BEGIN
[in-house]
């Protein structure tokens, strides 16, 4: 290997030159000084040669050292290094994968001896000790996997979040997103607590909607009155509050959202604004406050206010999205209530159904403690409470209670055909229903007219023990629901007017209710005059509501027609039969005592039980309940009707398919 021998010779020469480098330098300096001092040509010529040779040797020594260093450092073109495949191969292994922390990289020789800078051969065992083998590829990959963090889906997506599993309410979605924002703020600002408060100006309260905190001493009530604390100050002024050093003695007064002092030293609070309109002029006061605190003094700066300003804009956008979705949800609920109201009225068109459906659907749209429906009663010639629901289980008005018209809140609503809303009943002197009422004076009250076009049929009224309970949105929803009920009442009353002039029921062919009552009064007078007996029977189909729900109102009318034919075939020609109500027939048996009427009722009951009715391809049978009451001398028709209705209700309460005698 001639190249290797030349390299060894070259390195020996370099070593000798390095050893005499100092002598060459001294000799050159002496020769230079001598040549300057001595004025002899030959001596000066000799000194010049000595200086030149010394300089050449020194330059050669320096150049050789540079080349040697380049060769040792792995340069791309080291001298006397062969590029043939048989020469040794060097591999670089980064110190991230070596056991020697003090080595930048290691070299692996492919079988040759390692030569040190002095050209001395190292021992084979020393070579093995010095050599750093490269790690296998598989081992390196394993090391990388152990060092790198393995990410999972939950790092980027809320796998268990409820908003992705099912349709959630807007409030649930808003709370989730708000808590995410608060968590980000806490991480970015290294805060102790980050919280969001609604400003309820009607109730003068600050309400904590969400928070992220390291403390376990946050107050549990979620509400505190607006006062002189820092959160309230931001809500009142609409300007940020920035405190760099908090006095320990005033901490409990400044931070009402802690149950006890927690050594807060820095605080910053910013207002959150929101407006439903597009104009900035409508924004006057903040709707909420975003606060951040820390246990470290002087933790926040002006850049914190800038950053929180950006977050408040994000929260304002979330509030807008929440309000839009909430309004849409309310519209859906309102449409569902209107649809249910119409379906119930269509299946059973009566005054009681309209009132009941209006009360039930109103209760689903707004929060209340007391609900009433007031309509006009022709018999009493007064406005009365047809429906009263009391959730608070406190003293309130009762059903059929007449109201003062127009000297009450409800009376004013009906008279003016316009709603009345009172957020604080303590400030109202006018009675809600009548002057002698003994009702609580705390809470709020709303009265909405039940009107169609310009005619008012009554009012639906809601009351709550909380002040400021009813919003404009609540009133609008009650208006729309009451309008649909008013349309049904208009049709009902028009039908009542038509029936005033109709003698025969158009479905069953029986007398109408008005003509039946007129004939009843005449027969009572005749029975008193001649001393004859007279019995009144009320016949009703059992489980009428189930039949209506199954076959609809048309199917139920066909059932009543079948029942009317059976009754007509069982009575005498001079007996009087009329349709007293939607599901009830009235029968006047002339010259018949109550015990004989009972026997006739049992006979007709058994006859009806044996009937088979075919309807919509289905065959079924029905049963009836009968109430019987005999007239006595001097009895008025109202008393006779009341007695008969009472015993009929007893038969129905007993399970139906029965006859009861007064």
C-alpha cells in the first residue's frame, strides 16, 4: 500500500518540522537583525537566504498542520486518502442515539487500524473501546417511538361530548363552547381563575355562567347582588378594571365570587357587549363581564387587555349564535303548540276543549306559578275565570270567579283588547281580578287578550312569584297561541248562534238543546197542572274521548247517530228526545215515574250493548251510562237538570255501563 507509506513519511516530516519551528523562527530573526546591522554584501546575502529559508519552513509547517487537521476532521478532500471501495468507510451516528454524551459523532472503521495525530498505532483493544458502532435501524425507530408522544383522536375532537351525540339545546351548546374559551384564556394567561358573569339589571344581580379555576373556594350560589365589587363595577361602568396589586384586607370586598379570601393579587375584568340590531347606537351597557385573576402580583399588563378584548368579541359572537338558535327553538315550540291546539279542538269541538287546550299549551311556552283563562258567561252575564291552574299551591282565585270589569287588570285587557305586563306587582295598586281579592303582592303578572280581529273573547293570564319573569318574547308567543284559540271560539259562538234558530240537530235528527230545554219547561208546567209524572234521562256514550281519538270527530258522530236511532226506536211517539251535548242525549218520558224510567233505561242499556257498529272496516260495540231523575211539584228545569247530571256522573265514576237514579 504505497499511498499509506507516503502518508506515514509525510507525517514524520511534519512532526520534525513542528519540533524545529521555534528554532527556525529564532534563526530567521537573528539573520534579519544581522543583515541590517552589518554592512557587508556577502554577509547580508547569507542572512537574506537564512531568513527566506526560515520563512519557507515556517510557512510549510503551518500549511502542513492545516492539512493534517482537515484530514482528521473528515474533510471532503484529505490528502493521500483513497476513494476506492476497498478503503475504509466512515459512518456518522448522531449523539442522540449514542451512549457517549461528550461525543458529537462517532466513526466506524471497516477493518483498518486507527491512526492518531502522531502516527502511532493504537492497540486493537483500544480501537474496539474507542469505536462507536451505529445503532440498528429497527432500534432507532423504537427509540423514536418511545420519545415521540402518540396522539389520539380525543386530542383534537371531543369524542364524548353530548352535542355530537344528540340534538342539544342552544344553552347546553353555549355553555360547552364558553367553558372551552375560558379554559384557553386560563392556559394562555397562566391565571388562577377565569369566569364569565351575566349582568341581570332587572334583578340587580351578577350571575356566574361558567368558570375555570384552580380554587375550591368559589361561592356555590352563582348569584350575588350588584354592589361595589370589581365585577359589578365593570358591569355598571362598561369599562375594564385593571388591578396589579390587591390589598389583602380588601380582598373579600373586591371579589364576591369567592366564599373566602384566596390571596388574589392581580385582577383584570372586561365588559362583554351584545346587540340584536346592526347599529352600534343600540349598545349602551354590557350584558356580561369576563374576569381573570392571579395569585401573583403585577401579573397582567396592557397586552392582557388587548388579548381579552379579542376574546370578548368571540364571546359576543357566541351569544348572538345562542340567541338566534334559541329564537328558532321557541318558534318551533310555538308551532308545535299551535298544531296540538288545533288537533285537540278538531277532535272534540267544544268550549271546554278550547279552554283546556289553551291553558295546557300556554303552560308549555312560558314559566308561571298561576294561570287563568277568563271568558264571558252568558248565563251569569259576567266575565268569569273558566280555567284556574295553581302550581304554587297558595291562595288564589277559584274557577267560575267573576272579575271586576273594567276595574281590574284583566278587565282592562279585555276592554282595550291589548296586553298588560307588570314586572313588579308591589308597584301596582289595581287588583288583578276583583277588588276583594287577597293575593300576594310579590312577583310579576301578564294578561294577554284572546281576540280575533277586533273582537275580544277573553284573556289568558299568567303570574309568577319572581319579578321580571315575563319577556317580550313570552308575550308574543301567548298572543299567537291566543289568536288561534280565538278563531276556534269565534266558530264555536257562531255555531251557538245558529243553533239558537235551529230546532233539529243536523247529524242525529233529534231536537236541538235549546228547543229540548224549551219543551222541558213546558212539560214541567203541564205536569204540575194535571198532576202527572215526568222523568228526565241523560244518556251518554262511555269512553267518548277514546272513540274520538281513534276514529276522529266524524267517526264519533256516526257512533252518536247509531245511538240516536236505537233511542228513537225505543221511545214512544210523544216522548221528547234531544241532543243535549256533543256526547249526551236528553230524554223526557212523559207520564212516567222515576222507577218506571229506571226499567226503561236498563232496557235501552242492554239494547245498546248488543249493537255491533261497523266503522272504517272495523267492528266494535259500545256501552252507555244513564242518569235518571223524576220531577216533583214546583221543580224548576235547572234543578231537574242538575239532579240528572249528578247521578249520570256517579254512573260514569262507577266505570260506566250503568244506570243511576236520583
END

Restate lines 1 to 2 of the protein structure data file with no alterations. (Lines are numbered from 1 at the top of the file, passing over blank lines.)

[in-house]
């Protein structure tokens, strides 16, 4: 290997030159000084040669050292290094994968001896000790996997979040997103607590909607009155509050959202604004406050206010999205209530159904403690409470209670055909229903007219023990629901007017209710005059509501027609039969005592039980309940009707398919 021998010779020469480098330098300096001092040509010529040779040797020594260093450092073109495949191969292994922390990289020789800078051969065992083998590829990959963090889906997506599993309410979605924002703020600002408060100006309260905190001493009530604390100050002024050093003695007064002092030293609070309109002029006061605190003094700066300003804009956008979705949800609920109201009225068109459906659907749209429906009663010639629901289980008005018209809140609503809303009943002197009422004076009250076009049929009224309970949105929803009920009442009353002039029921062919009552009064007078007996029977189909729900109102009318034919075939020609109500027939048996009427009722009951009715391809049978009451001398028709209705209700309460005698 001639190249290797030349390299060894070259390195020996370099070593000798390095050893005499100092002598060459001294000799050159002496020769230079001598040549300057001595004025002899030959001596000066000799000194010049000595200086030149010394300089050449020194330059050669320096150049050789540079080349040697380049060769040792792995340069791309080291001298006397062969590029043939048989020469040794060097591999670089980064110190991230070596056991020697003090080595930048290691070299692996492919079988040759390692030569040190002095050209001395190292021992084979020393070579093995010095050599750093490269790690296998598989081992390196394993090391990388152990060092790198393995990410999972939950790092980027809320796998268990409820908003992705099912349709959630807007409030649930808003709370989730708000808590995410608060968590980000806490991480970015290294805060102790980050919280969001609604400003309820009607109730003068600050309400904590969400928070992220390291403390376990946050107050549990979620509400505190607006006062002189820092959160309230931001809500009142609409300007940020920035405190760099908090006095320990005033901490409990400044931070009402802690149950006890927690050594807060820095605080910053910013207002959150929101407006439903597009104009900035409508924004006057903040709707909420975003606060951040820390246990470290002087933790926040002006850049914190800038950053929180950006977050408040994000929260304002979330509030807008929440309000839009909430309004849409309310519209859906309102449409569902209107649809249910119409379906119930269509299946059973009566005054009681309209009132009941209006009360039930109103209760689903707004929060209340007391609900009433007031309509006009022709018999009493007064406005009365047809429906009263009391959730608070406190003293309130009762059903059929007449109201003062127009000297009450409800009376004013009906008279003016316009709603009345009172957020604080303590400030109202006018009675809600009548002057002698003994009702609580705390809470709020709303009265909405039940009107169609310009005619008012009554009012639906809601009351709550909380002040400021009813919003404009609540009133609008009650208006729309009451309008649909008013349309049904208009049709009902028009039908009542038509029936005033109709003698025969158009479905069953029986007398109408008005003509039946007129004939009843005449027969009572005749029975008193001649001393004859007279019995009144009320016949009703059992489980009428189930039949209506199954076959609809048309199917139920066909059932009543079948029942009317059976009754007509069982009575005498001079007996009087009329349709007293939607599901009830009235029968006047002339010259018949109550015990004989009972026997006739049992006979007709058994006859009806044996009937088979075919309807919509289905065959079924029905049963009836009968109430019987005999007239006595001097009895008025109202008393006779009341007695008969009472015993009929007893038969129905007993399970139906029965006859009861007064």